Dennis’s review published on Letterboxd:
“I’ll see you at the beginning, friend.”
I get the people who were hyping Tenet from the beginning now. This movie is essential Nolan and those who’ve familiarized themselves with his body of work will know that a recurring theme within the British auteurs filmography is time. Nolan is obsessed with it and you don’t have to look further than movies like Memento and Interstellar to figure that out. Tenet marks his tenth film and is by far his most bold and ambitious movie. To release this in the middle of a pandemic put the movie in another disadvantageous position. It didn’t pay off, of course but it is interesting to me that a filmmaker like Nolan would risk his reputation.
I’ll admit I wasn’t a fan of this movie the first time I watched it, I felt disconnected to most of it by trying to understand what Nolan was going for with this and by the end still hadn’t really figured it out. That changed after rewatching it. Tenet is a movie that needs to be watched more than once to fully grasp what Nolan is going for, at least I think so. Love him or hate him I think Tenet presents the most fascinating ideas I think Nolan has produced. The action sequences are mind-blowing and the second half of this movie is the best filmmaking I’ve seen from Nolan throughout his career. The essence of this movie for me is full of what ifs with the ultimate goal being, as is so many times the case in these movies, saving the world. What if Sator was allowed to continue as he was? What if Neil and The Protagonist never met? Nolan uses time in this movie for our characters in the movie to try and find and answer to these questions. The past dictates the future and the future dictates the past which is evident in a quote that we hear later on in the movie.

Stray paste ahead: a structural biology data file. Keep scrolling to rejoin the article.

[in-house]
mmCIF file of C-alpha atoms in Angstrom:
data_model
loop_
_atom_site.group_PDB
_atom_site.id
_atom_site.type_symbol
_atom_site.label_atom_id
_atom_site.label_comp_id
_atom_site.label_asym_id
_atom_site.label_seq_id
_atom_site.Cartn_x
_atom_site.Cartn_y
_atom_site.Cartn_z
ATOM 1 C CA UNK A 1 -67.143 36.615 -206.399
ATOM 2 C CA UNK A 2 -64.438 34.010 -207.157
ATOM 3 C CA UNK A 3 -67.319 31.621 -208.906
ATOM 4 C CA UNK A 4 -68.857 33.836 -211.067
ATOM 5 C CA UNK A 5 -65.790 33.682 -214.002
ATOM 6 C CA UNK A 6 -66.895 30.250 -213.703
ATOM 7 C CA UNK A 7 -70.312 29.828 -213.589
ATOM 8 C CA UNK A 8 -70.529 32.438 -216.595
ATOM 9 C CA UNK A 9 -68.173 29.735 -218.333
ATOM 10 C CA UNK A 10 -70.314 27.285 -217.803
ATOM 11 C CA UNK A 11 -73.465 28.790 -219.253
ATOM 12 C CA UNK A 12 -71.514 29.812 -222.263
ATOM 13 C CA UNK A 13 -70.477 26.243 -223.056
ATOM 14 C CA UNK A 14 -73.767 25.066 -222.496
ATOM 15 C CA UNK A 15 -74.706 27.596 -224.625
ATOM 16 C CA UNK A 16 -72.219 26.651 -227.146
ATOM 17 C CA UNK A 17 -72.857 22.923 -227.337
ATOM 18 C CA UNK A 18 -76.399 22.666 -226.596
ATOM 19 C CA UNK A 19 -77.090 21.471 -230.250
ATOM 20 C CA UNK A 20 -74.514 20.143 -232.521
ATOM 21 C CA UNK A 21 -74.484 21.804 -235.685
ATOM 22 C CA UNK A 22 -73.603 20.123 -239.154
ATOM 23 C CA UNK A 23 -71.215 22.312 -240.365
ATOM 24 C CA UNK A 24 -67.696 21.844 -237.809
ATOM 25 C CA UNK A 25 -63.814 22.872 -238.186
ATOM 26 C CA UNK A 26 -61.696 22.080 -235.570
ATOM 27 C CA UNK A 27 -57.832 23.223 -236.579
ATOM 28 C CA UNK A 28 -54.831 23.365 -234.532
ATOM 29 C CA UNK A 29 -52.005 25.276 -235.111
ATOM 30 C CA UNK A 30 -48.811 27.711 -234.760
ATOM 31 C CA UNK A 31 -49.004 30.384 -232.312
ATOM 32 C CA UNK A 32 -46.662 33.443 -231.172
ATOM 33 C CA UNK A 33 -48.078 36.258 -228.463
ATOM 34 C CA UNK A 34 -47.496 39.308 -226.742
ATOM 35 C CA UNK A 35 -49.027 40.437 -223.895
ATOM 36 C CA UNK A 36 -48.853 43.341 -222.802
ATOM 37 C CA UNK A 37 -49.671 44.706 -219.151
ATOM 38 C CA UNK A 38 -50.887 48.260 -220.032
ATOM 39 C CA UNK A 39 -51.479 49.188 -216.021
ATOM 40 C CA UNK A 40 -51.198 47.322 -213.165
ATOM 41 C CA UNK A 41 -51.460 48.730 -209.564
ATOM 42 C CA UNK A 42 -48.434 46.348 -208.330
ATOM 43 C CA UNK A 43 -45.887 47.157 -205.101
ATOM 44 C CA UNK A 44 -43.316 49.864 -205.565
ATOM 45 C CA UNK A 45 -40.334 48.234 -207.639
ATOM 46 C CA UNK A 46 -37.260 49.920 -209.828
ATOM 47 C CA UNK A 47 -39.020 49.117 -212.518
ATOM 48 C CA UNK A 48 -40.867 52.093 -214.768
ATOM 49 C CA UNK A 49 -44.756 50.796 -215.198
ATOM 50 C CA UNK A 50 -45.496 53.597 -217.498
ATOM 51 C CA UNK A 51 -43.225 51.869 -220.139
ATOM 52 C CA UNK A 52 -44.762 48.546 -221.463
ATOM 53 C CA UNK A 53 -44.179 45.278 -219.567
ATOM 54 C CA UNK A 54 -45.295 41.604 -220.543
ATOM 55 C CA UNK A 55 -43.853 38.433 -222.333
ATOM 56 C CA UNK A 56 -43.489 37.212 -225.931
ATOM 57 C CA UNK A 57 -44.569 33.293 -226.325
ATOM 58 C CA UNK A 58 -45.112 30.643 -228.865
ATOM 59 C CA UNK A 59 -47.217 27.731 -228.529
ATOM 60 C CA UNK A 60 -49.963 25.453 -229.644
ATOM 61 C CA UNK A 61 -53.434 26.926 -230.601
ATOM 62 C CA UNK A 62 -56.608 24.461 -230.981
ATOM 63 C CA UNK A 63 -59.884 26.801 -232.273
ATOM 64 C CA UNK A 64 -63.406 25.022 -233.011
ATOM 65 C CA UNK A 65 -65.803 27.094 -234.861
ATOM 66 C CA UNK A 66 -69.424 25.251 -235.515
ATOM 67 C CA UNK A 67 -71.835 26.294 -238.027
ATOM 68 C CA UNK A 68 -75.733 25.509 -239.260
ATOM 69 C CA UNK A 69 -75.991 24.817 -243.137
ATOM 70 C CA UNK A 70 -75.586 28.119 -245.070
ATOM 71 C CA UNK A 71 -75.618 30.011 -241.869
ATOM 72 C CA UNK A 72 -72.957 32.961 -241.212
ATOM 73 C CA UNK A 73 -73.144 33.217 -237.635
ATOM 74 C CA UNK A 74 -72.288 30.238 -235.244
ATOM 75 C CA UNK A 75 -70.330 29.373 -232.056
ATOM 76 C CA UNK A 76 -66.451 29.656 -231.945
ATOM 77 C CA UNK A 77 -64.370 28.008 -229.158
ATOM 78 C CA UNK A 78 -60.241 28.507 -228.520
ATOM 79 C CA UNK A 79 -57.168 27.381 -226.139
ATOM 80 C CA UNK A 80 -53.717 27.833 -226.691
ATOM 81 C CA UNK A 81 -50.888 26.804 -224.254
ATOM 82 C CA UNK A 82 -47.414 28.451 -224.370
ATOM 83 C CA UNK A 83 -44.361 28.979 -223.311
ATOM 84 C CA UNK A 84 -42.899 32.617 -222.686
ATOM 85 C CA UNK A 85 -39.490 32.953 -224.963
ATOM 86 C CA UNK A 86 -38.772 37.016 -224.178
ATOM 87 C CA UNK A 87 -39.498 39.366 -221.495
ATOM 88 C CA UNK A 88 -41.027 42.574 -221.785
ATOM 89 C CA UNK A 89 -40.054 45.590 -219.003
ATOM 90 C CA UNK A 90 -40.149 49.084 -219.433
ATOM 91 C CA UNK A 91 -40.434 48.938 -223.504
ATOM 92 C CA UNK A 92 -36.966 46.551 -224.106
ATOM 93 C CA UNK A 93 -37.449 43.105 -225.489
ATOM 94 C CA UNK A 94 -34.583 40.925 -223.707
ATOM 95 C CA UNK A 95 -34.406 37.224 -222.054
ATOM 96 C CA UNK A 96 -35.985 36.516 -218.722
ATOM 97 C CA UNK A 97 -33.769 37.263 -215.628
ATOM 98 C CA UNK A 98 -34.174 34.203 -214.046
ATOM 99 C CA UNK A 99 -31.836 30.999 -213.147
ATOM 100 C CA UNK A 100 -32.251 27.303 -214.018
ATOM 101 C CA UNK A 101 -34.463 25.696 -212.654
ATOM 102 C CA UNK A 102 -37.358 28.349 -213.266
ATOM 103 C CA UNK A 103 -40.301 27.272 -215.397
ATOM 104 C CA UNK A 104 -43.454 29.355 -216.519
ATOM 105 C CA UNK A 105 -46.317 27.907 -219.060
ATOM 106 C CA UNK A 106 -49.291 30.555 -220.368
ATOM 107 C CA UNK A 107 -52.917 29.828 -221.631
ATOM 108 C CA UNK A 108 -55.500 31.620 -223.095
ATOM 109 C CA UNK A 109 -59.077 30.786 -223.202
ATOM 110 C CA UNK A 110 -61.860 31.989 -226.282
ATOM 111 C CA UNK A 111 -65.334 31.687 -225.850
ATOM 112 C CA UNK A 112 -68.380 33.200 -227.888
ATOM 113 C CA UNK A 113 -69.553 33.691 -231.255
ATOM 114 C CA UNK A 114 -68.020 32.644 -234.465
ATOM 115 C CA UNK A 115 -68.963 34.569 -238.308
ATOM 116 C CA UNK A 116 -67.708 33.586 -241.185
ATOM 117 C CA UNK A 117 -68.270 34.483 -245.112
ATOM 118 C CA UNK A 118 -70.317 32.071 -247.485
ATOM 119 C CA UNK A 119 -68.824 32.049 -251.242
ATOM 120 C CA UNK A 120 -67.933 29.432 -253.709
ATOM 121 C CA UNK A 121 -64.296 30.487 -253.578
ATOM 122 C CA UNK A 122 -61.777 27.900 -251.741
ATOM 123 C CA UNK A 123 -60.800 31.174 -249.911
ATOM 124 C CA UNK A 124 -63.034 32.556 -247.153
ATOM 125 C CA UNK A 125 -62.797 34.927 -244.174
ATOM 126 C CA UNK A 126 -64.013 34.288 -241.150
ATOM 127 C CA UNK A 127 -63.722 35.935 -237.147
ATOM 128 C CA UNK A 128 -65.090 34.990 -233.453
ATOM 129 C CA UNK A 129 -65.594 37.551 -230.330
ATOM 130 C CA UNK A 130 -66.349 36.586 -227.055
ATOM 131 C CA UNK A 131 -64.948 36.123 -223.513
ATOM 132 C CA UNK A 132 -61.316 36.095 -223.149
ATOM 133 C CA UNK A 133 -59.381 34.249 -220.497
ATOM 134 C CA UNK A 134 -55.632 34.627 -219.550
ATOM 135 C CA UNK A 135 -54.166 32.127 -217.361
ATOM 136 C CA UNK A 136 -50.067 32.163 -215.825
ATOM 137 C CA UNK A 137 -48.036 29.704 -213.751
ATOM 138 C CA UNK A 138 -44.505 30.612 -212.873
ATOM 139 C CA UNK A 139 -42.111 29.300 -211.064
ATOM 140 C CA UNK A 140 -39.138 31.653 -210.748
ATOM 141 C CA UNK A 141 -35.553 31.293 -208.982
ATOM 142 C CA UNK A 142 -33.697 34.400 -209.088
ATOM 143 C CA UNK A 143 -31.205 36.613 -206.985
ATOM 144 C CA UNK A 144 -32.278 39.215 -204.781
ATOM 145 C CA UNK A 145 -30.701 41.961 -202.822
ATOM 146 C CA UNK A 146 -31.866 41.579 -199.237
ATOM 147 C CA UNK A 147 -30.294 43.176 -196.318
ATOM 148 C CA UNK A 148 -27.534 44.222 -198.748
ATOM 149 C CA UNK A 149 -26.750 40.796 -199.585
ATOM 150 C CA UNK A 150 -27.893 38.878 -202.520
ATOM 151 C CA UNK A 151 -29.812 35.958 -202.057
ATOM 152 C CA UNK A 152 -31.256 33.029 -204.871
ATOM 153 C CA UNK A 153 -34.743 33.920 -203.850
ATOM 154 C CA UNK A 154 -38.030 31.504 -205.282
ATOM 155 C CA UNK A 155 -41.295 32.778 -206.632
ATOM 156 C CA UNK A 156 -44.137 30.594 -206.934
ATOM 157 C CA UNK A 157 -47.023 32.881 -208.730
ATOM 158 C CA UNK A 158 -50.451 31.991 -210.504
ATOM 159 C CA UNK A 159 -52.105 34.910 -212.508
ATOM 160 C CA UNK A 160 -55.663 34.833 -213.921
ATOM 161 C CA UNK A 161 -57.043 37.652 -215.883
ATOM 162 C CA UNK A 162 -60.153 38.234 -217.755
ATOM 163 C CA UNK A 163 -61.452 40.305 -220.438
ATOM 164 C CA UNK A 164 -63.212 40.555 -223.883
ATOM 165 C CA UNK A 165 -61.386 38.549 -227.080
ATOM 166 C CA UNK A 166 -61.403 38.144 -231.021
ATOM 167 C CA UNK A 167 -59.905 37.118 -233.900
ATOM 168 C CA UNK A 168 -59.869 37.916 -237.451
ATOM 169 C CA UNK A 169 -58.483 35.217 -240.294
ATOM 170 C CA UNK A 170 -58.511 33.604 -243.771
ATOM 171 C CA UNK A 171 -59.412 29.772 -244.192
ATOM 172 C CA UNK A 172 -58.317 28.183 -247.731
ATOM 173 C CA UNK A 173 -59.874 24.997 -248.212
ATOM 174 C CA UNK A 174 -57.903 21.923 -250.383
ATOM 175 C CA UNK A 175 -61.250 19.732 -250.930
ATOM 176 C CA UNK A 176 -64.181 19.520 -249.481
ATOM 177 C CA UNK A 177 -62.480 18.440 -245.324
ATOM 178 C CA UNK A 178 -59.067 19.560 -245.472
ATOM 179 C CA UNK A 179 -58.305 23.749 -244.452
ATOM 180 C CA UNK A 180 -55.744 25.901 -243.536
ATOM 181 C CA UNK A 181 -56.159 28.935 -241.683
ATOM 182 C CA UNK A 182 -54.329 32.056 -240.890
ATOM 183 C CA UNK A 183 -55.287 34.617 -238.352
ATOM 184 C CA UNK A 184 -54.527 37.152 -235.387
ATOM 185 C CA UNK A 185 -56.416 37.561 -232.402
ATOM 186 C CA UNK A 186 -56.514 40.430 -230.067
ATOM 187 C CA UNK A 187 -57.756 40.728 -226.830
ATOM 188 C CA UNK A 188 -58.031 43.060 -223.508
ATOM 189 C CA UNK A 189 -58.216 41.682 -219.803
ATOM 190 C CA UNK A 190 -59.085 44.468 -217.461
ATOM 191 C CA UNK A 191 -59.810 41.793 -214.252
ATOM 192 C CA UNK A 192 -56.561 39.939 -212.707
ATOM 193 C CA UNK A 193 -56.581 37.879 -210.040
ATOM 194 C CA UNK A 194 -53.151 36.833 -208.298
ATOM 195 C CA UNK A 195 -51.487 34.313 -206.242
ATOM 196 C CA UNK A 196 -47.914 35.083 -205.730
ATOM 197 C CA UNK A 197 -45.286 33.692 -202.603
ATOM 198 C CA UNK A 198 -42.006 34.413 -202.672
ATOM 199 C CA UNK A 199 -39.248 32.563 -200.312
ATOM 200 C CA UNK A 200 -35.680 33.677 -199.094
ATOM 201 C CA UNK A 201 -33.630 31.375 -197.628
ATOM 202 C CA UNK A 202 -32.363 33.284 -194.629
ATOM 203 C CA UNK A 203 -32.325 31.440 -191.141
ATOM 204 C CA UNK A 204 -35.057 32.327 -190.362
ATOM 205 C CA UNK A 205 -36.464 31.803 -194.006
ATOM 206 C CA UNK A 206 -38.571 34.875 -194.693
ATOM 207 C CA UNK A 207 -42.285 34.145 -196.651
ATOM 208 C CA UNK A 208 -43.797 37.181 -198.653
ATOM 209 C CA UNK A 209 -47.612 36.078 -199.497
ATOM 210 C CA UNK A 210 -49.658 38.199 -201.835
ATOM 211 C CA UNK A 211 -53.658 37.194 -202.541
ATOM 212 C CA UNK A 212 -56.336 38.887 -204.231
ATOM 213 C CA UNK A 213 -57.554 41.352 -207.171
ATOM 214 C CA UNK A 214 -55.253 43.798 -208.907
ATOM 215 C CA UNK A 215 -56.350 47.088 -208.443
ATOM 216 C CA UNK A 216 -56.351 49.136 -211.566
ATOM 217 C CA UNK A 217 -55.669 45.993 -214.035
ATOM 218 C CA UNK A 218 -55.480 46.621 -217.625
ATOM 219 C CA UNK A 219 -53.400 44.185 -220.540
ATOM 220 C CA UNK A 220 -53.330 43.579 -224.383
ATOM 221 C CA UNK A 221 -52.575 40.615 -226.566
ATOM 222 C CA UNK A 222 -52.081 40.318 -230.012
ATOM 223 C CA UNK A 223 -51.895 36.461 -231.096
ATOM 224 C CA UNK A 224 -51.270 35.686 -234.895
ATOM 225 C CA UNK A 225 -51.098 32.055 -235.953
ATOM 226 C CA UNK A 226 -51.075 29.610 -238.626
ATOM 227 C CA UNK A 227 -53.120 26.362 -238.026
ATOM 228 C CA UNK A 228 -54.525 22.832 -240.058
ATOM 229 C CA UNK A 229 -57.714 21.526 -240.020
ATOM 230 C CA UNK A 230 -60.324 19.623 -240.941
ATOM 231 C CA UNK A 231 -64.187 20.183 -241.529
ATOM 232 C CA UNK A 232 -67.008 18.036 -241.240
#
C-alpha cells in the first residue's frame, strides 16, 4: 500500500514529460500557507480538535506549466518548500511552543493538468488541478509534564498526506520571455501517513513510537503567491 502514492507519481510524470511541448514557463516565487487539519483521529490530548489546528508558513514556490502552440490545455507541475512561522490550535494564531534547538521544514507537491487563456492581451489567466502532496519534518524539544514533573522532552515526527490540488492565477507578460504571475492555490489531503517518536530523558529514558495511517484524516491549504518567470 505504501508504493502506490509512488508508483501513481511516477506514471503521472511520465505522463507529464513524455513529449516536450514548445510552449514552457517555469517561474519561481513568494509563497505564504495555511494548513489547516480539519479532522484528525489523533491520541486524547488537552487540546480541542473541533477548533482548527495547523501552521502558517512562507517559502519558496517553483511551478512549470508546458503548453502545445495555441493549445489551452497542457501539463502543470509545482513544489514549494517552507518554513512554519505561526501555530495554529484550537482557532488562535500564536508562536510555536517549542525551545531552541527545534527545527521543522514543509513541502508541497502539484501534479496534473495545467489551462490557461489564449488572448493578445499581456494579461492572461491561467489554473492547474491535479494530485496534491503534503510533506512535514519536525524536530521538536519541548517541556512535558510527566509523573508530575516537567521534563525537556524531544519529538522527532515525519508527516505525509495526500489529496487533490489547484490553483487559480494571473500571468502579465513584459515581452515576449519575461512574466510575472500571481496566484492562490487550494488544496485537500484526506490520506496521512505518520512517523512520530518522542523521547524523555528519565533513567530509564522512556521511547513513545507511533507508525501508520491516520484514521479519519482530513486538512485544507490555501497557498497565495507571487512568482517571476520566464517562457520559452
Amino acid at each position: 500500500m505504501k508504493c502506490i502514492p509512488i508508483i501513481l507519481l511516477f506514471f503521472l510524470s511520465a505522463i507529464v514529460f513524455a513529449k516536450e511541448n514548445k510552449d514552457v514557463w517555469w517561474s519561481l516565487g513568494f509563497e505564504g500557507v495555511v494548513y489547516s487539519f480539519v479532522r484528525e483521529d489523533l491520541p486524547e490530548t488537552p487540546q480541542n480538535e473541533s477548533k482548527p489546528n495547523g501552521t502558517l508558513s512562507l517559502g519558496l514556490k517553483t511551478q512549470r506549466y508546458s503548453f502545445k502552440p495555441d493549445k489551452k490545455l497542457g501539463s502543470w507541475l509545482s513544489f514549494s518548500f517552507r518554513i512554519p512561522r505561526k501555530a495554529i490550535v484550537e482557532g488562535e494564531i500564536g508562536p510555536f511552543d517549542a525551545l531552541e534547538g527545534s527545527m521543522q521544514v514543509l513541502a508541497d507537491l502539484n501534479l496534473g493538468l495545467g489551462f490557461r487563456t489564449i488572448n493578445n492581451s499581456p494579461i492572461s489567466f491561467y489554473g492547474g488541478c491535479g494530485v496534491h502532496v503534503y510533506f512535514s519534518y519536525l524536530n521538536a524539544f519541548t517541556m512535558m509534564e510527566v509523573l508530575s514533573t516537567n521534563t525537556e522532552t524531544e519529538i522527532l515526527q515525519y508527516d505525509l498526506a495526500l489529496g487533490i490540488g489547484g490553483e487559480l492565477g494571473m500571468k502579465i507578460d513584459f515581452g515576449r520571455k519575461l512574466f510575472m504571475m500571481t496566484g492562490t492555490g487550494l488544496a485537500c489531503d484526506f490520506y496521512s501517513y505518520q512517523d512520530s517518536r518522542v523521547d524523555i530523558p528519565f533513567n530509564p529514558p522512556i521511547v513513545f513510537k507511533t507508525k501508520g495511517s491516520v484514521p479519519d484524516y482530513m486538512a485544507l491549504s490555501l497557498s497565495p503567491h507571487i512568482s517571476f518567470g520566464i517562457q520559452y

“I’ve been thinking, we’re their ancestors. If they destroy us, won’t that destroy them?”
“That’d bring us to the grandfather paradox.”
“You went back in time, and killed your own grandfather? How could you’ve been born to commit the act?
“What’s the answer?”
“There is no answer. It’s a paradox.”
As we gather this information we basically learn that, as I said before, the movies is full of what ifs just like time. Life consists of a certain time you spend on earth in which you are shaped in one way or another by things that have happened to you in the past or things that will happen to you in the future. That same thing goes for Nolan in this movie, Tenet doesn’t really provide answers and when it does it circles back to fill the viewer’s head with even more questions. The reason for that is that time is uncontrollable, we don’t know what will happen to us, we can only go off what has happened to us. The thing in Tenet, however, is that the past can be changed through technology which makes things more complicated and that is why the essence of this movie is full of what ifs because if you can change time you can change everything and the possibilities are endless.
That is what makes Tenet a complicated movie to decipher because even when Neil and The Protagonist have saved the world as they know it, it won’t be like that forever and another threat will rise up in the future. There are no answers to the questions this movie asks, as the grandfather paradox quote I mentioned earlier suggests but Nolan’s obsession with time has never been more thought-provoking to me.
Tenet is quite comfortbaly Nolan’s best movie for me. Like I said, the action sequences were immense and the fact that most of the stunts in this were done practically with minimal VFX (which are still amazing) makes me appreciate what Nolan has done here even more. Hoyte van Hoytema’s photography and Ludwig Göransson deliver their best work to date. JDW & Pattinson both put in great performance and I weirdly liked Branagh as the villain despite his terrible Russian accent. Nolan has never made something as romantic as this either, to put it shortly this movie is just really great and one of the best this decade has had to offer so far.